Ph.D. Candidate, Electrical Engineering and Computer Science, College of Engineering, University of Michigan


Keeping a Low Profile?: Technology, Risk and Privacy among Undocumented Immigrants

Abstract: Undocumented immigrants in the United States face risks of discrimination, surveillance, and deportation. We will present our research on the technology use, risk perceptions, and protective strategies of this vulnerable community. To a great extent, our participants’ behaviors with respect to security and privacy reflect that of the broader population — despite some concerns, they did not take significant steps to protect themselves. We will discuss these findings in detail, and present four factors we found to likely explain these difficulties. We will then discuss the implications of these findings for privacy researchers, policymakers, technology designers, educators and communities at large. We will also outline the steps our research team has been taking to provide community-focused trainings, as well as our continued research into privacy behaviors and challenges of vulnerable communities and allied organizations.

Bio: Allison McDonald is a third-year Ph.D. student working with J. Alex Halderman and Florian Schaub at the University of Michigan. Her research interests lie in the intersection of technology and society, particularly in the areas of privacy and security. McDonald studies topics such as internet censorship, surveillance, usable privacy, and security education. She is also interested in exploring the disparity in understanding between the developers and users of technology, and the consequences this disparity has on how technology is used, perceived, and legislated.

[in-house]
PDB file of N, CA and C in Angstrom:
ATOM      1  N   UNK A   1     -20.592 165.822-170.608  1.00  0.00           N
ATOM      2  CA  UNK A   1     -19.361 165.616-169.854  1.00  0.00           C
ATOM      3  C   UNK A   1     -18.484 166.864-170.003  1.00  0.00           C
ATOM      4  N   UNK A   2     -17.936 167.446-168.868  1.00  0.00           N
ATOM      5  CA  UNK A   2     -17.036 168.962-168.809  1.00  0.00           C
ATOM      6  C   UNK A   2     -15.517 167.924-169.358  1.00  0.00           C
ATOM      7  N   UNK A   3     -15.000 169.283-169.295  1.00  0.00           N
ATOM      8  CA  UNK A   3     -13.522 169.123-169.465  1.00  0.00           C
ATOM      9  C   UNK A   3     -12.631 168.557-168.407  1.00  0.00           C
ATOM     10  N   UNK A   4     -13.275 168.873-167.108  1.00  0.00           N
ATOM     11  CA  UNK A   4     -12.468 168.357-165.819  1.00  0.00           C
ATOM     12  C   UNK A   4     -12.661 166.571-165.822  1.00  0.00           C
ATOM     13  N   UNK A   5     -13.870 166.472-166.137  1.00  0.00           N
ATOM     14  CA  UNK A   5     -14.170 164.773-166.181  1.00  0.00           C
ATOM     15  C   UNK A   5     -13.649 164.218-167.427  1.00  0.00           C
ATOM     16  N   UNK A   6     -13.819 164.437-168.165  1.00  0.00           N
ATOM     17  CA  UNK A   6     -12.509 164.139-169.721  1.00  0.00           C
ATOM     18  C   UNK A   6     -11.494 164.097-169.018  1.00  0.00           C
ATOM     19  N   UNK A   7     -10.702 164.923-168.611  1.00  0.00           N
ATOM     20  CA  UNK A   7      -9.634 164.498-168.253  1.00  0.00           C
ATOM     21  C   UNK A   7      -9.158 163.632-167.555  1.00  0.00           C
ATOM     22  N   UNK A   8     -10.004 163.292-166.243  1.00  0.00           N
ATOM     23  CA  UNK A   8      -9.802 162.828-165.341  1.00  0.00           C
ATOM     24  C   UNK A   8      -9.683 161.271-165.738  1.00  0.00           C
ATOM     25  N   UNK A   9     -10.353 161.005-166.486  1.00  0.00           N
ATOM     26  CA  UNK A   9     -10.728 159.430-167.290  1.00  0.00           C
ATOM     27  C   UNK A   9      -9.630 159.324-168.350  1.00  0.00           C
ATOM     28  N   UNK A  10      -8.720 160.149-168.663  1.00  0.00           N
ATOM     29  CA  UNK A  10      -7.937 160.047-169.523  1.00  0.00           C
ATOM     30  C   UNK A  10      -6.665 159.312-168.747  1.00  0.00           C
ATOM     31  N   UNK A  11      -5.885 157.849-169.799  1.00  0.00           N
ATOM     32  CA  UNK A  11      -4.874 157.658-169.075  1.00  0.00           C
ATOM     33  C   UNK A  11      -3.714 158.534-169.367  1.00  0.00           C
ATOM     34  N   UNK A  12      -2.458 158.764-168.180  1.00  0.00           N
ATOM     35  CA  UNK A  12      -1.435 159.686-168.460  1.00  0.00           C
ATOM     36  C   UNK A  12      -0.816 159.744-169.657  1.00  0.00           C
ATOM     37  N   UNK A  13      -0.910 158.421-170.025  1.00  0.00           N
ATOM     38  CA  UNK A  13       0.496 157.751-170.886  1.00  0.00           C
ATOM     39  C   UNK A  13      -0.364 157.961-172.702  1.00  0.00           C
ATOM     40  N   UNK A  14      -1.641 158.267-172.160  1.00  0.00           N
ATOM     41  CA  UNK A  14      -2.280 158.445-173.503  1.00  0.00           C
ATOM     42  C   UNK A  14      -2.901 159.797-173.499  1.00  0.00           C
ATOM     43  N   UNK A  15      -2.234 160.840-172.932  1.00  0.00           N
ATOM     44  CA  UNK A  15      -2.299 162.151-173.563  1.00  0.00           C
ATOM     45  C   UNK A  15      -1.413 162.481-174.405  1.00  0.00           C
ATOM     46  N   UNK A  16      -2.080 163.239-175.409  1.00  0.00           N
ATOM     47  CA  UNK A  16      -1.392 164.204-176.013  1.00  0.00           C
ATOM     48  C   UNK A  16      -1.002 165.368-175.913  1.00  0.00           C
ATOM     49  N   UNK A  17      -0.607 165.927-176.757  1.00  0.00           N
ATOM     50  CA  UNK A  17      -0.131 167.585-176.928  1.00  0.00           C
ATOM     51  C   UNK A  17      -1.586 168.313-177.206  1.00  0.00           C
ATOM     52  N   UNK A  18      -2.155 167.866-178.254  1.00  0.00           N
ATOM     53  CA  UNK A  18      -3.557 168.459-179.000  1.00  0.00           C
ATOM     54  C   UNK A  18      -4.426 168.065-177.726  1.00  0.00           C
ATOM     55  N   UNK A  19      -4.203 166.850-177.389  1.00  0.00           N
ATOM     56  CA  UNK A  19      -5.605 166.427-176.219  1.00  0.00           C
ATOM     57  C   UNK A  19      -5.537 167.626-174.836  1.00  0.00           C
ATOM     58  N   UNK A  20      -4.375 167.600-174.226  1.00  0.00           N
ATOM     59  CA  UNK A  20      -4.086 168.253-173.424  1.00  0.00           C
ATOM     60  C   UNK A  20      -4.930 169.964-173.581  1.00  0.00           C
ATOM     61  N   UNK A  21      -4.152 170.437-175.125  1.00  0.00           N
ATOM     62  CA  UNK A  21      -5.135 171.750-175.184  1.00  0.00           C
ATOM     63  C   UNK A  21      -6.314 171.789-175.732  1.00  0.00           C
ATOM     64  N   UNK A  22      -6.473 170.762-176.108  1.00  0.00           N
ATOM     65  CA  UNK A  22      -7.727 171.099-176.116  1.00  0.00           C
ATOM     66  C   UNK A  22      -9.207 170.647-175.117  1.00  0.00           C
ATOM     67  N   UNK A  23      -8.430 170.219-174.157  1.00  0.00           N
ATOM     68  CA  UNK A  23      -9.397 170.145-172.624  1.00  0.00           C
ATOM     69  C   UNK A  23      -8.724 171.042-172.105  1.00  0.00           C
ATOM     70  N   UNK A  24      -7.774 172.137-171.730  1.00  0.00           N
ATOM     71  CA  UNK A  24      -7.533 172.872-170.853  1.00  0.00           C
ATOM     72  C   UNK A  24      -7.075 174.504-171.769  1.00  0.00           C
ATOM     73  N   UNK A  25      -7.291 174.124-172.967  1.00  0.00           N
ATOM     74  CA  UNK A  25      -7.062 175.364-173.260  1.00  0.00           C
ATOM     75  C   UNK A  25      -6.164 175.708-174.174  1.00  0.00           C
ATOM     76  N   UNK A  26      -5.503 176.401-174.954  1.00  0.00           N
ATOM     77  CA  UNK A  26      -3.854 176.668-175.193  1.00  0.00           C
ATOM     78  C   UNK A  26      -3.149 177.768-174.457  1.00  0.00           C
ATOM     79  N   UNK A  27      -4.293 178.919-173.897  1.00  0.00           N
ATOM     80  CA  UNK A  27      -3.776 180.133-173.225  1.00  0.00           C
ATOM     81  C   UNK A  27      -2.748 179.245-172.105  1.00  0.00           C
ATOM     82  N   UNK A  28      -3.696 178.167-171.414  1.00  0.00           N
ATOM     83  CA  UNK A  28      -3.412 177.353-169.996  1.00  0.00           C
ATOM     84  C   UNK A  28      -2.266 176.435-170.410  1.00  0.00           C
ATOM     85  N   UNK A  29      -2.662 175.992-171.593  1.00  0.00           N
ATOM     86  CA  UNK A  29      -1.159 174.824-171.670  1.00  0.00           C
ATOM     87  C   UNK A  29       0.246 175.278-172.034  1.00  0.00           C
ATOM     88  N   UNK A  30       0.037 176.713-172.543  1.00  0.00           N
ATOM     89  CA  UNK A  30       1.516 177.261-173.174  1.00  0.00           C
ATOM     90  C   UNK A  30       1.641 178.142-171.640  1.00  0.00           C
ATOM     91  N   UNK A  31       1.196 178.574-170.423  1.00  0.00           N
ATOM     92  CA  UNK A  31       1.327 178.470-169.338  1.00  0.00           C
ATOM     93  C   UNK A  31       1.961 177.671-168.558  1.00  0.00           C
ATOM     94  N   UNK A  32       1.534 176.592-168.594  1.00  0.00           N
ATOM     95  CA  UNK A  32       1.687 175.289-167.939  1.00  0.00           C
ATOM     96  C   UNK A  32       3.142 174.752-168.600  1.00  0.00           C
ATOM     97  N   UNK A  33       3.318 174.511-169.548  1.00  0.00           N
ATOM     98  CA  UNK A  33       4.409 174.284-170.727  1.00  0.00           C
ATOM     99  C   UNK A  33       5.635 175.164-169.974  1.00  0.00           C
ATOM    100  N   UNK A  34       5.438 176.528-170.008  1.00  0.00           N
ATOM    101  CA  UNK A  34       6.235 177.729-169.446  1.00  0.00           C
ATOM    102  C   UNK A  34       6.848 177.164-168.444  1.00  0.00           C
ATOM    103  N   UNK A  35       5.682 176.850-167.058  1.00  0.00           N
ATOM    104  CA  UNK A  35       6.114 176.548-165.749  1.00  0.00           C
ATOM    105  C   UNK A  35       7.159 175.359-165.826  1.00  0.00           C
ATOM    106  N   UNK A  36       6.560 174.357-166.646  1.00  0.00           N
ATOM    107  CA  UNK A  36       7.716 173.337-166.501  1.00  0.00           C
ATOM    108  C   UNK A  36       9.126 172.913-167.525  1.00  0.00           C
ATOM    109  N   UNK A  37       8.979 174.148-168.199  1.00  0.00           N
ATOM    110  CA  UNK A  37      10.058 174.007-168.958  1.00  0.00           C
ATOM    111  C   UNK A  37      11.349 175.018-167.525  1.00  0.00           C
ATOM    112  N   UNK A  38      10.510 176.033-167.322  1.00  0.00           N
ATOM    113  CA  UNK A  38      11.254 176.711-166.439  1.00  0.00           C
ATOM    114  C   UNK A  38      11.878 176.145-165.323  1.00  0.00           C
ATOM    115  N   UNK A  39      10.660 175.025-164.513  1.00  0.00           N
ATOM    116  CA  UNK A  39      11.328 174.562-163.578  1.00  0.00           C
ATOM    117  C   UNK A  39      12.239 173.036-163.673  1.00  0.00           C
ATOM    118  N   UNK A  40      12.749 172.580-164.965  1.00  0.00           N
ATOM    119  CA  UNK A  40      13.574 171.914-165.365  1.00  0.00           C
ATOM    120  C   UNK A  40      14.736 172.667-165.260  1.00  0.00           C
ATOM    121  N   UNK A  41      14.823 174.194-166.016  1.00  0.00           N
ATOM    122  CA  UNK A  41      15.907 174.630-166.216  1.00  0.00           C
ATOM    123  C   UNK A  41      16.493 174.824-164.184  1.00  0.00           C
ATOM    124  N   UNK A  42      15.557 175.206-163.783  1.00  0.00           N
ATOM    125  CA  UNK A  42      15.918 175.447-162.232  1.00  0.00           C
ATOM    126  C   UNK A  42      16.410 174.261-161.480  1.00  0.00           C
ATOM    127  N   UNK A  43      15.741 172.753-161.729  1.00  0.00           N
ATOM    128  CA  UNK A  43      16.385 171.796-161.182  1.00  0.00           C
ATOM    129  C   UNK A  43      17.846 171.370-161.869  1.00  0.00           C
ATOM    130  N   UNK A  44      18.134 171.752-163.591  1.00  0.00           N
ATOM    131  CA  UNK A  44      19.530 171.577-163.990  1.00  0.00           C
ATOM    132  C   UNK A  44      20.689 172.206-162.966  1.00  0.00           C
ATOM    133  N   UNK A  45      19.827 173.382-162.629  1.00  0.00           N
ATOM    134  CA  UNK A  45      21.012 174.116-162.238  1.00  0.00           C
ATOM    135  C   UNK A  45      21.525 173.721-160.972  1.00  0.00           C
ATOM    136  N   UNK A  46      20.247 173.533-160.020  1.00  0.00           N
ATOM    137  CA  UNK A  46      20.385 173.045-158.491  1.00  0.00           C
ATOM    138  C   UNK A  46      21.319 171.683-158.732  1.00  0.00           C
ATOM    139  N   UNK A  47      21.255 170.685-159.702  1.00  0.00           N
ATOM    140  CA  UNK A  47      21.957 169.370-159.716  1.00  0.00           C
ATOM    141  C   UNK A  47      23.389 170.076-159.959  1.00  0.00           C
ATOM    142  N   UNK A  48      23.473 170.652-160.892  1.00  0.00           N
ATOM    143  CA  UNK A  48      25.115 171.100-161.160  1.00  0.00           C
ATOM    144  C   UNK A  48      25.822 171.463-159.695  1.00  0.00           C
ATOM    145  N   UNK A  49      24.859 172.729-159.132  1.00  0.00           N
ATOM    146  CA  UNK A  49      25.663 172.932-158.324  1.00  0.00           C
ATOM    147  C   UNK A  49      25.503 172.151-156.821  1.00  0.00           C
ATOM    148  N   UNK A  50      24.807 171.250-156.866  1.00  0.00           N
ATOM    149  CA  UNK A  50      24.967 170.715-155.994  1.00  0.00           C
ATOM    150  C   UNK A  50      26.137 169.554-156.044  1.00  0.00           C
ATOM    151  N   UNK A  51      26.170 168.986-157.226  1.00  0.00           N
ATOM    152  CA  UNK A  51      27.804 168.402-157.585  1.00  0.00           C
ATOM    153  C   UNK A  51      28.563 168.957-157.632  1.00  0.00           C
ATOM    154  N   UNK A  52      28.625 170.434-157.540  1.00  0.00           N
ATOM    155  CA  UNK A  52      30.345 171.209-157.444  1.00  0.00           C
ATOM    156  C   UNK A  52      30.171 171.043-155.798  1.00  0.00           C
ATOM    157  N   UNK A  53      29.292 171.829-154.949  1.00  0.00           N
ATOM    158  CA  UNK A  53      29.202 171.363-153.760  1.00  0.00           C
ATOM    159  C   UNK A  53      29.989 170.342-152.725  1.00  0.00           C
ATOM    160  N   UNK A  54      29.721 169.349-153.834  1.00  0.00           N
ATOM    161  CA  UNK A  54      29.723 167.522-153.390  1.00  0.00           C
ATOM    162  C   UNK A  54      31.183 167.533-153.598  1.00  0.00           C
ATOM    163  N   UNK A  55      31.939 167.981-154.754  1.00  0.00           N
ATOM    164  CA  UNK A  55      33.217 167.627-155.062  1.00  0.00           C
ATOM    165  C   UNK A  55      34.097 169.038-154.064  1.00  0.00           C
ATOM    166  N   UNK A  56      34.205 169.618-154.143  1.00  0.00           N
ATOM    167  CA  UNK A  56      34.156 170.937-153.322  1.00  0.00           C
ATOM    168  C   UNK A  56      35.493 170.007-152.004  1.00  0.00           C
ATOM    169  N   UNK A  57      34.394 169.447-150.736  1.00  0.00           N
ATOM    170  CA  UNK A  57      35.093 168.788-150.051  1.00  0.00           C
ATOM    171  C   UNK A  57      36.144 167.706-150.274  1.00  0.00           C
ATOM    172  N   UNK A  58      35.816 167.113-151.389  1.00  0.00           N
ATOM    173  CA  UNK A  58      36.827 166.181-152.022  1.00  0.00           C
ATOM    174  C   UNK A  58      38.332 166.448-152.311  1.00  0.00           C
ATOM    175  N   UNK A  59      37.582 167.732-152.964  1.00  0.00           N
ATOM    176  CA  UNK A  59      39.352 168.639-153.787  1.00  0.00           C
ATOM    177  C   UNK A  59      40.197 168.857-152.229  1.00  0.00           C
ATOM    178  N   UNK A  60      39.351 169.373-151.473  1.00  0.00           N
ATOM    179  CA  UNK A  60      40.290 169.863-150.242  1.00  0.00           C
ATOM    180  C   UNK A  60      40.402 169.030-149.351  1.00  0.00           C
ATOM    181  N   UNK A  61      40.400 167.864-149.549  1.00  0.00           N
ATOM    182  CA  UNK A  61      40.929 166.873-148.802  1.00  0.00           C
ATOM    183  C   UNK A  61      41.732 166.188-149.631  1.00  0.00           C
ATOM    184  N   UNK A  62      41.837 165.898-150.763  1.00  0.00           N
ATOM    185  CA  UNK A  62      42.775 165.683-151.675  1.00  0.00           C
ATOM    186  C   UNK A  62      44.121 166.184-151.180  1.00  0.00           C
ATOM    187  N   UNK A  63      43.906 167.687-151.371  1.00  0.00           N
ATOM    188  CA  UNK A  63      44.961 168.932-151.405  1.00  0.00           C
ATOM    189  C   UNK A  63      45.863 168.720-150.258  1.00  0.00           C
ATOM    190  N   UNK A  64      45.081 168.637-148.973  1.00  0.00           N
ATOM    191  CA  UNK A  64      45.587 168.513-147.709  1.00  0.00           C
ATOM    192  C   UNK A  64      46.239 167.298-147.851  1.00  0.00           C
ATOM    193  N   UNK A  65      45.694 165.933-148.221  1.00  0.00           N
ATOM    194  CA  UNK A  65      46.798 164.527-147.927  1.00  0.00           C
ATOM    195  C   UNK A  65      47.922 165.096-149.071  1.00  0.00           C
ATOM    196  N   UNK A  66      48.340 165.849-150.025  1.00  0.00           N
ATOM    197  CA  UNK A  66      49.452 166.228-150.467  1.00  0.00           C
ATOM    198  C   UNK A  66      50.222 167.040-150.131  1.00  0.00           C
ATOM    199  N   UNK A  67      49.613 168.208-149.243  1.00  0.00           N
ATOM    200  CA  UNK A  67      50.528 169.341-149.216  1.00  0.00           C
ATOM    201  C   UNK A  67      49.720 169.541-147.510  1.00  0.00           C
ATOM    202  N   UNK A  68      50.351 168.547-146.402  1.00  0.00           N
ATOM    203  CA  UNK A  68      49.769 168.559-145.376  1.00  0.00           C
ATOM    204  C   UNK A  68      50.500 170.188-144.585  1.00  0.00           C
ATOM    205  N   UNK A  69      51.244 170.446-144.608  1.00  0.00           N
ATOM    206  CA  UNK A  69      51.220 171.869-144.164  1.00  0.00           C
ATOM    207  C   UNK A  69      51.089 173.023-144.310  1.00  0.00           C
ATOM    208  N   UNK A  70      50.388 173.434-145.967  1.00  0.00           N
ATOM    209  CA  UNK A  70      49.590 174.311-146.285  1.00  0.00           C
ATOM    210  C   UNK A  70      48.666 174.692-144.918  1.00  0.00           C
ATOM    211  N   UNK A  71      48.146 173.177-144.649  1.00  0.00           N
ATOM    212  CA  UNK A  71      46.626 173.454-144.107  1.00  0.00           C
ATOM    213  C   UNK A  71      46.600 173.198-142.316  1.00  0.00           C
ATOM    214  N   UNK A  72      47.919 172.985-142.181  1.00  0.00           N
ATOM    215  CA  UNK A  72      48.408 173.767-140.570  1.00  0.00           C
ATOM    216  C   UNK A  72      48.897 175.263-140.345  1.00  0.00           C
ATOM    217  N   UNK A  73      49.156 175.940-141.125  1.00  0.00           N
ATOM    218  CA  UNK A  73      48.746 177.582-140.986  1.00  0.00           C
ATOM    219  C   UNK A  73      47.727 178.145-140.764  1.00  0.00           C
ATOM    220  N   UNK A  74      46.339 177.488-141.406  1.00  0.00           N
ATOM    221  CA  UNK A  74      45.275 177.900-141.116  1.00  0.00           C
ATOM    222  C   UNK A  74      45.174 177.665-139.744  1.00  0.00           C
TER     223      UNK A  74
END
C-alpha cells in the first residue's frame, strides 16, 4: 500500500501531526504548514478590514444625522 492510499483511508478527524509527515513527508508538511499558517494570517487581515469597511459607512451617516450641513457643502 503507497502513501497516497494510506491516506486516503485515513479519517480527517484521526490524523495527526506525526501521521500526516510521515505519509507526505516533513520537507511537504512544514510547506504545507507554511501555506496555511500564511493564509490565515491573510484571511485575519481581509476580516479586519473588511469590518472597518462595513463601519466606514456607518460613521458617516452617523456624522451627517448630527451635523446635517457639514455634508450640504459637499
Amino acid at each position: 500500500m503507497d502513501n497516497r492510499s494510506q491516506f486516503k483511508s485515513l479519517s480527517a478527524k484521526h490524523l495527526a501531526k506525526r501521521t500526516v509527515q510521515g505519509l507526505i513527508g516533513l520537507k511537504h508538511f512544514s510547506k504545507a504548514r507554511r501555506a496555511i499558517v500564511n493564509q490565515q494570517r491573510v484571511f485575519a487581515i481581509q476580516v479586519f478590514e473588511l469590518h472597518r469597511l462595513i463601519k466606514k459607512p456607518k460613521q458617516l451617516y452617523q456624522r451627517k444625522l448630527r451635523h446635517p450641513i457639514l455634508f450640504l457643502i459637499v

Cindy Cohn

Executive Director of the Electronic Frontier Foundation

Keynote Speaker

Putting the Security Back into Cybersecurity

Abstract: The world is waking up to something that digital security experts have known for a very long time: digital security is hard. Really hard. And the larger and more complex the systems, the more difficult it is to make them secure and trustworthy. So why aren’t the governments of the world encouraging, supporting, and celebrating important security work in the myriad systems we use every day, from our phones to our power grid? Because law enforcement wants to take advantage of the same holes that criminals do­—a result that puts us all at risk.

Bio: Cindy Cohn is the executive director of the Electronic Frontier Foundation. From 2000 to 2015, she served as EFF’s legal director as well as its general counsel.  Ms. Cohn first became involved with EFF in 1993, when EFF asked her to serve as the outside lead attorney in Bernstein v. Dept. of Justice, the successful First Amendment challenge to the U.S. export restrictions on cryptography.